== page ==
In 2018, when Honestbee first launched Habitat, a cashless supermarket with food stalls, we posted on TLD that we did not understand Honestbee.
A few months later, when reports emerged that Honestbee ran into serious cashflow problems, we reposted the blog.
Since then, the company started appearing regularly in Singapore’s business media and Souhteast Asia’s tech media, with stories from CEO misappropriating funds to creditors going into a law suit.
The latest is that Habitat, which is shut amid the coronavirus fears, might not resurrect because investor talks have stalled. The company is allegedly mulling over the possibility of pivoting the concept to Quick Service Restaurants (QSRs).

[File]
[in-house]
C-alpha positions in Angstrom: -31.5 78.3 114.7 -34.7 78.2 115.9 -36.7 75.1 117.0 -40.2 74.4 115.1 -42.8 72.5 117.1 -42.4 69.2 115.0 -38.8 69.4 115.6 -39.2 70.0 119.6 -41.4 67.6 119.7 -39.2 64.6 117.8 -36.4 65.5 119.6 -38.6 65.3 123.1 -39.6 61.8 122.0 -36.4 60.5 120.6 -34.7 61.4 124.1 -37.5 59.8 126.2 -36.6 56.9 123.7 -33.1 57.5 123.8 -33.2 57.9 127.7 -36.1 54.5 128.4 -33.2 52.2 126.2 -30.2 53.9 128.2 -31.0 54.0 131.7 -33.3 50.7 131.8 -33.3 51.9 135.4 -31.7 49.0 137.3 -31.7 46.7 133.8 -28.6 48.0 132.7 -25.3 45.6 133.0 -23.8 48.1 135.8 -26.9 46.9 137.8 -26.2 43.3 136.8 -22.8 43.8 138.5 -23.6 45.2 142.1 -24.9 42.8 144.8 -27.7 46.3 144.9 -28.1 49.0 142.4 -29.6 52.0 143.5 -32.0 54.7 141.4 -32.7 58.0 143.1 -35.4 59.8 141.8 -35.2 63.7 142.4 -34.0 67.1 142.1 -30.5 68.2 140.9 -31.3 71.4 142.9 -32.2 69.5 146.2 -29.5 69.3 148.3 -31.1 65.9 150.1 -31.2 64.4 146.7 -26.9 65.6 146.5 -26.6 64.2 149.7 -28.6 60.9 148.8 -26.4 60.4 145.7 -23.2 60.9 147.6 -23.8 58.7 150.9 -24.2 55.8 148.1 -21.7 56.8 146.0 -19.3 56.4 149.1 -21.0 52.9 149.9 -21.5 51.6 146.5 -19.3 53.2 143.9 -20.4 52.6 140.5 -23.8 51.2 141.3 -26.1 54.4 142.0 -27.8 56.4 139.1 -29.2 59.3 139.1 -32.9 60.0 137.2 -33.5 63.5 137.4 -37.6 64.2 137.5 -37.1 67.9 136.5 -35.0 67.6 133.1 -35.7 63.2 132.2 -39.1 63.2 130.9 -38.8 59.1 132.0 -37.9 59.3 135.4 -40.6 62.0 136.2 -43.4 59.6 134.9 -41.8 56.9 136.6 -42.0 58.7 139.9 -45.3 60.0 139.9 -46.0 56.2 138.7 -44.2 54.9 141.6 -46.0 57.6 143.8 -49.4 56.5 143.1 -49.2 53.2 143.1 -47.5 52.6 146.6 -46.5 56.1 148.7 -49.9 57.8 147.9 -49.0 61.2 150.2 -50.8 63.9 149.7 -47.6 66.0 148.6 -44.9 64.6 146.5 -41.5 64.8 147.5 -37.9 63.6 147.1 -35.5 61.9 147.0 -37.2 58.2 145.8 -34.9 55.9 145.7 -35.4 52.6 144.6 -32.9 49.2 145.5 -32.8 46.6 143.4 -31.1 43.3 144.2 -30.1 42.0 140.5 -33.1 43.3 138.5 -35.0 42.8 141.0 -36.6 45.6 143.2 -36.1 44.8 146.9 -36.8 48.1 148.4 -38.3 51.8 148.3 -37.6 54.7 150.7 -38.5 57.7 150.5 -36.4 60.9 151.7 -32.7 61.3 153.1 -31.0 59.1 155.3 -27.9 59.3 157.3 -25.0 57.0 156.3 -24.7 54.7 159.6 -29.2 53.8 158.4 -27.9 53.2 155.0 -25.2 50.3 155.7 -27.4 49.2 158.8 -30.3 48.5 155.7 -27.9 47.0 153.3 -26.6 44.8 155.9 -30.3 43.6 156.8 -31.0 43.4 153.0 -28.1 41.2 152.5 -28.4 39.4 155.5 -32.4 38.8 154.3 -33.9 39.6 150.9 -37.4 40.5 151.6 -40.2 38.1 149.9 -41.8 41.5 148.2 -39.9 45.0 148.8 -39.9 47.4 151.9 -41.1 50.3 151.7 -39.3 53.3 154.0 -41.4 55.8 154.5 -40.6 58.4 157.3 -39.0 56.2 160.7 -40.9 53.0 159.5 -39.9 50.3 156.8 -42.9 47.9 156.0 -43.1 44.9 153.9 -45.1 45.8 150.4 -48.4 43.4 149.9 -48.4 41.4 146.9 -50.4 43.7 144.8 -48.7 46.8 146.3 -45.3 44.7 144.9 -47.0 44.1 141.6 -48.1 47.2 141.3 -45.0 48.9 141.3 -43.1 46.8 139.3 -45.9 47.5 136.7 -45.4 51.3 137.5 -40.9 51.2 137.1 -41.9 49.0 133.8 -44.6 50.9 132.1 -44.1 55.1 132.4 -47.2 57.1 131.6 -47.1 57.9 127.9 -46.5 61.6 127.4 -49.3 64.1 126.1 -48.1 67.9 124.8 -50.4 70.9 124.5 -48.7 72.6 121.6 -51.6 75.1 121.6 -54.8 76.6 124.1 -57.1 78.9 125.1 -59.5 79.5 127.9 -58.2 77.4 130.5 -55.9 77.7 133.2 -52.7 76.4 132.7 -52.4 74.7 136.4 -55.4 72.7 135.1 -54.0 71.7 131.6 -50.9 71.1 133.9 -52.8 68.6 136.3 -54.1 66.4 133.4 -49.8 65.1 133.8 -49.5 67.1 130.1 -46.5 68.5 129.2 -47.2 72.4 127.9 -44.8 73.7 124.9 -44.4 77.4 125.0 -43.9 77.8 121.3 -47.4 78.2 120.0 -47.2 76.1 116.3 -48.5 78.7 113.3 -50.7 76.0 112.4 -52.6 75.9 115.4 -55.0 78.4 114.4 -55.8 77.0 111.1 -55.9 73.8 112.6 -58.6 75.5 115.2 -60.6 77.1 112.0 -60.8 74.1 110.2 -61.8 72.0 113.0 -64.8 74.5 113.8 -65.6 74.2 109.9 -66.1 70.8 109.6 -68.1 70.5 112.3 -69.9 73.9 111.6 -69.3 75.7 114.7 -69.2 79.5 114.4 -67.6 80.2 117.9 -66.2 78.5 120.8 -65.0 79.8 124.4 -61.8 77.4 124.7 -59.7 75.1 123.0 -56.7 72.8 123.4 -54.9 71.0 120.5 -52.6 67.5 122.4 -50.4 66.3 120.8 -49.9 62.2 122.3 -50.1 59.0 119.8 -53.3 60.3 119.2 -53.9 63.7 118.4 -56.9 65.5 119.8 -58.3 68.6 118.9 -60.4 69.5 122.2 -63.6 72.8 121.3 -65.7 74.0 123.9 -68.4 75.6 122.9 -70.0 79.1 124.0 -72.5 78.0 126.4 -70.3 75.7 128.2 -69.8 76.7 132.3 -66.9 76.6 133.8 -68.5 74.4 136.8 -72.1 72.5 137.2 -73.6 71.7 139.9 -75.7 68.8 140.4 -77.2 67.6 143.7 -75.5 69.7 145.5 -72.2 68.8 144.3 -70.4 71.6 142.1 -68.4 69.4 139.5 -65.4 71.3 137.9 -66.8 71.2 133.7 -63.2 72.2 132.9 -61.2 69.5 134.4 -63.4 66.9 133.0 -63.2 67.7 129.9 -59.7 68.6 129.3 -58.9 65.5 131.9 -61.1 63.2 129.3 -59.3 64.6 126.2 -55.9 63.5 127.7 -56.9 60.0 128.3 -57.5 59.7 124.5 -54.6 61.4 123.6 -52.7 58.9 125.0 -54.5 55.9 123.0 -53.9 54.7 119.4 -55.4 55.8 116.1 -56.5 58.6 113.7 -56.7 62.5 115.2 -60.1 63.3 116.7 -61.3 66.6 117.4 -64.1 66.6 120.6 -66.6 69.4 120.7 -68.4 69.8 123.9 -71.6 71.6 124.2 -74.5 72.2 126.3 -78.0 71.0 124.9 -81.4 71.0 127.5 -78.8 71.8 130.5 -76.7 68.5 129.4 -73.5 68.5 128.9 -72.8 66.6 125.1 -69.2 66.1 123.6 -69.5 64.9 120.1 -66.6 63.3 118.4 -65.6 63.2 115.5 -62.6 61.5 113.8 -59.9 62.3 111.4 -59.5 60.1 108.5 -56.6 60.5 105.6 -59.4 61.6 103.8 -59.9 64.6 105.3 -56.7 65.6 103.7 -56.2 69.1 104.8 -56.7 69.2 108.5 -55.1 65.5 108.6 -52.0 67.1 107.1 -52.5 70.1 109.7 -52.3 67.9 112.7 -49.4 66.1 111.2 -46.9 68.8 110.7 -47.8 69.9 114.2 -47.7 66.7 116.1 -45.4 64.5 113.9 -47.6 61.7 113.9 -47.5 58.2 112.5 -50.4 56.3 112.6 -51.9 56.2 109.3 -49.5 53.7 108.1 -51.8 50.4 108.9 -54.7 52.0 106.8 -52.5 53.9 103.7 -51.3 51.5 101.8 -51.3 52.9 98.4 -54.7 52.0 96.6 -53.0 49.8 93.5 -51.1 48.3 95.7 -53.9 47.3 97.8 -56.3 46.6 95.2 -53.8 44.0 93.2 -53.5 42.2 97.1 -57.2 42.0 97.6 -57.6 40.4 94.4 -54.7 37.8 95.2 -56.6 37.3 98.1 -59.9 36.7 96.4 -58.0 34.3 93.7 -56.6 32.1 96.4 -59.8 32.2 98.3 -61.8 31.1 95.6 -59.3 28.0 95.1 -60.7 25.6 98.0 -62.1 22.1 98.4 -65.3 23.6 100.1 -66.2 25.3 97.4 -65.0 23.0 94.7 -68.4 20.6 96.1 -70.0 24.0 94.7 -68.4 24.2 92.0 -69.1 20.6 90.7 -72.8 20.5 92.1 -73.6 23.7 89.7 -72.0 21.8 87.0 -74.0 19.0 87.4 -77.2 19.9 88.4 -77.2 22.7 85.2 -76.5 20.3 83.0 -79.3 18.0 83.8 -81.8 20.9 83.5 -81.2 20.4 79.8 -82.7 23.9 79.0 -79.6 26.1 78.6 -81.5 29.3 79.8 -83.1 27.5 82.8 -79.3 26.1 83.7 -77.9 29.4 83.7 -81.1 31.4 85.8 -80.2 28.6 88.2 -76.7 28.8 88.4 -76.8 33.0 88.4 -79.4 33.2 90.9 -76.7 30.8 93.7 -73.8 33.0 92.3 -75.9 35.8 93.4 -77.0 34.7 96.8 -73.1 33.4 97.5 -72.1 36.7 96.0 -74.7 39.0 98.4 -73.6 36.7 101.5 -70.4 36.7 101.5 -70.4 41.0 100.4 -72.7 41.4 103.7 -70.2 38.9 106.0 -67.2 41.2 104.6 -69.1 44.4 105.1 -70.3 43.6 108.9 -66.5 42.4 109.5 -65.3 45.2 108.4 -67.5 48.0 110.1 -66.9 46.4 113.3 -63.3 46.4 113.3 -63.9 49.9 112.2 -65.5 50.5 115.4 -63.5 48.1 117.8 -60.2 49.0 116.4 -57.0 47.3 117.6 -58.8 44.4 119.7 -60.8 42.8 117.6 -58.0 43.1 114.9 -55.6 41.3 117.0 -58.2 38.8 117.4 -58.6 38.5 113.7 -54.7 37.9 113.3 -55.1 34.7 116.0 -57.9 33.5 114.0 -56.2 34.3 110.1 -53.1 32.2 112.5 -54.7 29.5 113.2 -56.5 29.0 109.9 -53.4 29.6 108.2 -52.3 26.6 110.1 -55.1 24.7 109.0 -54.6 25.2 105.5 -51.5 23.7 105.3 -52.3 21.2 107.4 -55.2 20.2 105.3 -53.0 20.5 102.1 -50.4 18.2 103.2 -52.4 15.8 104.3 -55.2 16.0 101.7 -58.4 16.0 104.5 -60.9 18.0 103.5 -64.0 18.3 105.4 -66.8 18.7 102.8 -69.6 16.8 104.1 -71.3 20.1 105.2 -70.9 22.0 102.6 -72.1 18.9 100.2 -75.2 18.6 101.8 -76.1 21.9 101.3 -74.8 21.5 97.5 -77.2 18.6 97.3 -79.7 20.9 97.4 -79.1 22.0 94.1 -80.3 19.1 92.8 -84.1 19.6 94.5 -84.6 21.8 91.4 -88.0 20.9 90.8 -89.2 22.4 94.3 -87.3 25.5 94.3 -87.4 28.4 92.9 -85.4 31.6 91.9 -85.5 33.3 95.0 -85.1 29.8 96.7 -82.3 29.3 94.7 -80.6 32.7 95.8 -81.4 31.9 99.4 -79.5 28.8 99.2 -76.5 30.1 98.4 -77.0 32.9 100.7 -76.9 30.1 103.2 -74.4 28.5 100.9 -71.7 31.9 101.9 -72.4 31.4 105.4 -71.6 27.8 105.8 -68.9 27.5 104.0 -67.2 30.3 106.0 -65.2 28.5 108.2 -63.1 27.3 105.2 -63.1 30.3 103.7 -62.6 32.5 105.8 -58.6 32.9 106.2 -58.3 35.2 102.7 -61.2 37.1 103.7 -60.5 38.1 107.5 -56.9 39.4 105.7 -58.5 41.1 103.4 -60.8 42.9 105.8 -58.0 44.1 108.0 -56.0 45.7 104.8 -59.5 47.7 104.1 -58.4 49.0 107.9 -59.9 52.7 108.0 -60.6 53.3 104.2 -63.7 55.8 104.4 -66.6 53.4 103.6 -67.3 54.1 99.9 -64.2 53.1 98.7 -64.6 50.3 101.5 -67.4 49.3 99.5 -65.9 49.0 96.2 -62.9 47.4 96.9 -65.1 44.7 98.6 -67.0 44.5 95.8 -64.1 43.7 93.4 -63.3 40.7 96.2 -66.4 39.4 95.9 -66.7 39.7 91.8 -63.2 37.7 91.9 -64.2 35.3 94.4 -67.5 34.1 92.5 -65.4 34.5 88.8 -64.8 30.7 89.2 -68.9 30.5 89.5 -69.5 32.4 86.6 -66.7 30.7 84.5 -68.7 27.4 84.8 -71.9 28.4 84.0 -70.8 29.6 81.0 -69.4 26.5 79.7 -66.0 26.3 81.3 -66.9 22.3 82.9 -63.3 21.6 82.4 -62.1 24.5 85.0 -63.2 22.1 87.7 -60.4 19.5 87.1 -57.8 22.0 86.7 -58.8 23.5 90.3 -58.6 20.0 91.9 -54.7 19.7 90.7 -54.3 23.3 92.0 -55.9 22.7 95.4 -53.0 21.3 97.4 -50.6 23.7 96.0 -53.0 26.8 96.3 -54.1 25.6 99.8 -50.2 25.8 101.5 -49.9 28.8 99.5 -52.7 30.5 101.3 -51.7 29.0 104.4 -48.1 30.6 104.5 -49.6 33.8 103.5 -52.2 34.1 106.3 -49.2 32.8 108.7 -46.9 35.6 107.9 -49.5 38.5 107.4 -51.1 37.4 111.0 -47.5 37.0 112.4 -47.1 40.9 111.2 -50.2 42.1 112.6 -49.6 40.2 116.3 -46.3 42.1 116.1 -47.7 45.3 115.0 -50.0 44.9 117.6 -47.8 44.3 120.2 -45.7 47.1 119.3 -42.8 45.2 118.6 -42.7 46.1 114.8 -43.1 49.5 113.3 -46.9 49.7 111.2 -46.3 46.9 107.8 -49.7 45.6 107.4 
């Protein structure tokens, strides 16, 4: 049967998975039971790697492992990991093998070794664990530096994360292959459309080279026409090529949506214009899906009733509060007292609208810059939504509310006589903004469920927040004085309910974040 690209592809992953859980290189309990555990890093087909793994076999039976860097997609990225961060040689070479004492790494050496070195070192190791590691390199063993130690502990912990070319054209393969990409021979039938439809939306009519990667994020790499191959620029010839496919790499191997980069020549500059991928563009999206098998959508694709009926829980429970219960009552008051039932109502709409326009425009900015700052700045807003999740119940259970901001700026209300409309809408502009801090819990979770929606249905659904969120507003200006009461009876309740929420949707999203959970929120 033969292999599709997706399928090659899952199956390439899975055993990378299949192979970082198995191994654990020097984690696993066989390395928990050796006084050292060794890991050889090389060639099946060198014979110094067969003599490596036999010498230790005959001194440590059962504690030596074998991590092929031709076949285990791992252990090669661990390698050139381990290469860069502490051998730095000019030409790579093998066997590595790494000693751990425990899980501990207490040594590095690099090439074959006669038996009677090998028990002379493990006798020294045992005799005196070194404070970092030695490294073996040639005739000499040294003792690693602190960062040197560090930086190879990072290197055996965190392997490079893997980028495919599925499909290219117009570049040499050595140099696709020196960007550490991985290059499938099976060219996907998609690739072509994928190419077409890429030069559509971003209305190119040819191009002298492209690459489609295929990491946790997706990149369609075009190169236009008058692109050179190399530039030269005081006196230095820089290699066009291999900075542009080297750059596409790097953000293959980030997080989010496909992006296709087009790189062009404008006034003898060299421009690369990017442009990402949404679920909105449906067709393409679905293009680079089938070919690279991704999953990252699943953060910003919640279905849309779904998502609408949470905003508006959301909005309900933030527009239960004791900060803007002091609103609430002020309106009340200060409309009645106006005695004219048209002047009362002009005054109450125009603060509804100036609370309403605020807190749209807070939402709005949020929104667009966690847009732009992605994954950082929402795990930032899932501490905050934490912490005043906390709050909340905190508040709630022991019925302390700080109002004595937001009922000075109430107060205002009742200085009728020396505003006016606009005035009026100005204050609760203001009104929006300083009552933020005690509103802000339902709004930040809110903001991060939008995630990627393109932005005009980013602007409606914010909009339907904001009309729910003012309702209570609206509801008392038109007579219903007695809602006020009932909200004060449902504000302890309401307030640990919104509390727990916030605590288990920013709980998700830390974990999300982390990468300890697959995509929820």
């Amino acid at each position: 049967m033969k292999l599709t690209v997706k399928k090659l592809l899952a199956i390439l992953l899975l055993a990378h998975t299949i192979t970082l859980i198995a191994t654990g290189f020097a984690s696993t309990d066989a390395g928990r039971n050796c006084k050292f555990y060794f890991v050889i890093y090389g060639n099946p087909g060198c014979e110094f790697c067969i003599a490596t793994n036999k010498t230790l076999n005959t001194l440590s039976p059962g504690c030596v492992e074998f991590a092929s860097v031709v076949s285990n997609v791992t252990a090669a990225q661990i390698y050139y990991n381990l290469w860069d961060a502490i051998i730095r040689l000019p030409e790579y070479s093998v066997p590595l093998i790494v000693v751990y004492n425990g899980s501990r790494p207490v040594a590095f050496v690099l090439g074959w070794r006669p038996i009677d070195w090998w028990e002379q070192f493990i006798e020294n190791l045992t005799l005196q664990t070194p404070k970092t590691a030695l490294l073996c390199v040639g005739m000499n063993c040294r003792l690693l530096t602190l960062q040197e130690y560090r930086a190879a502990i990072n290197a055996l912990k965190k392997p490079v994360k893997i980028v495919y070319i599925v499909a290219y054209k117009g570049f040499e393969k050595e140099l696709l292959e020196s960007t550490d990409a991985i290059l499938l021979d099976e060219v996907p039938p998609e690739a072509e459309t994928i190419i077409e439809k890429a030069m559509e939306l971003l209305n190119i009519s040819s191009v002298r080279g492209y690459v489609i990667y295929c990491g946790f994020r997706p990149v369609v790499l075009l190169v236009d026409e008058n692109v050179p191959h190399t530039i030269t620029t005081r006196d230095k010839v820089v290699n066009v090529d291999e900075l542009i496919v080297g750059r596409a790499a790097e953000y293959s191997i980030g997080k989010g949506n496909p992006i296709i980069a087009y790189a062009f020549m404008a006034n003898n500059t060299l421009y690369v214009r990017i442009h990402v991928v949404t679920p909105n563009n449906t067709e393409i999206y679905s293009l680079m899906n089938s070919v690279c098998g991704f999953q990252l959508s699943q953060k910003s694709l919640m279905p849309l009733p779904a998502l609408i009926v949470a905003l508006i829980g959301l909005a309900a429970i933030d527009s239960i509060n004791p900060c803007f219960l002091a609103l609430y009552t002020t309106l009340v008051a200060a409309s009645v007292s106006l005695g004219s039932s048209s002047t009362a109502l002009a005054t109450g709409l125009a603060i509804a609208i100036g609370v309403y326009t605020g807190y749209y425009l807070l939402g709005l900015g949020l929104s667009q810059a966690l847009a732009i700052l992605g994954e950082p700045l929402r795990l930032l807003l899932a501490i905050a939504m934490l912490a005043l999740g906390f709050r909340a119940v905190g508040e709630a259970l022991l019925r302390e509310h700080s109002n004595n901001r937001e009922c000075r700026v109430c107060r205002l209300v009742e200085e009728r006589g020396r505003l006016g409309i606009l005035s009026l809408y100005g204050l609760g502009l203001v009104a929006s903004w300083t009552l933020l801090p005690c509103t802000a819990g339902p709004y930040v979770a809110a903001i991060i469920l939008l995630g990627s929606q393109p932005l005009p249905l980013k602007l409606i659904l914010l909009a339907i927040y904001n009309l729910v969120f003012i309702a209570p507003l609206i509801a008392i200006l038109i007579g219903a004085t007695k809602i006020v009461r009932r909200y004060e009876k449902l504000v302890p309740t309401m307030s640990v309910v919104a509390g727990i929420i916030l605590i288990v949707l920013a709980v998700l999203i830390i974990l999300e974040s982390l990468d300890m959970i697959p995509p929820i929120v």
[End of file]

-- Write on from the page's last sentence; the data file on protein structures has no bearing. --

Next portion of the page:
Why do people go to a supermarket
The ‘cashless’ supermarket with food stalls by itself does not make sense – nobody goes to a supermarket because it is cashless. Besides, most supermarkets in Singapore allow cashless payments anyway.
Also it is not a new concept to have a supermarket with food stalls. Although Alibaba’s Hema in China sounds inspiring, they themselves are far away from profitability, in a much bigger market where they have a lot of leverage (in particular Alibaba’s user and payment ecosystem).
Many existing supermarkets have mastered design thinking and consumer psychology. They are not easy to beat.
In Singapore, aside from more news coverage, Habitat does not have any of the advantages Don Don Donki and Cold Storage have:
Turning it into QSRs might prolong its breath; however, it is hard to imagine Honestbee QSR be more competitive than Grab, Delivero, Foodpanda and Travis Kalanick’s City Storage Systems, which is already operating in Singapore.
Can Honestbee survive? Yes – but definitely not with the current story.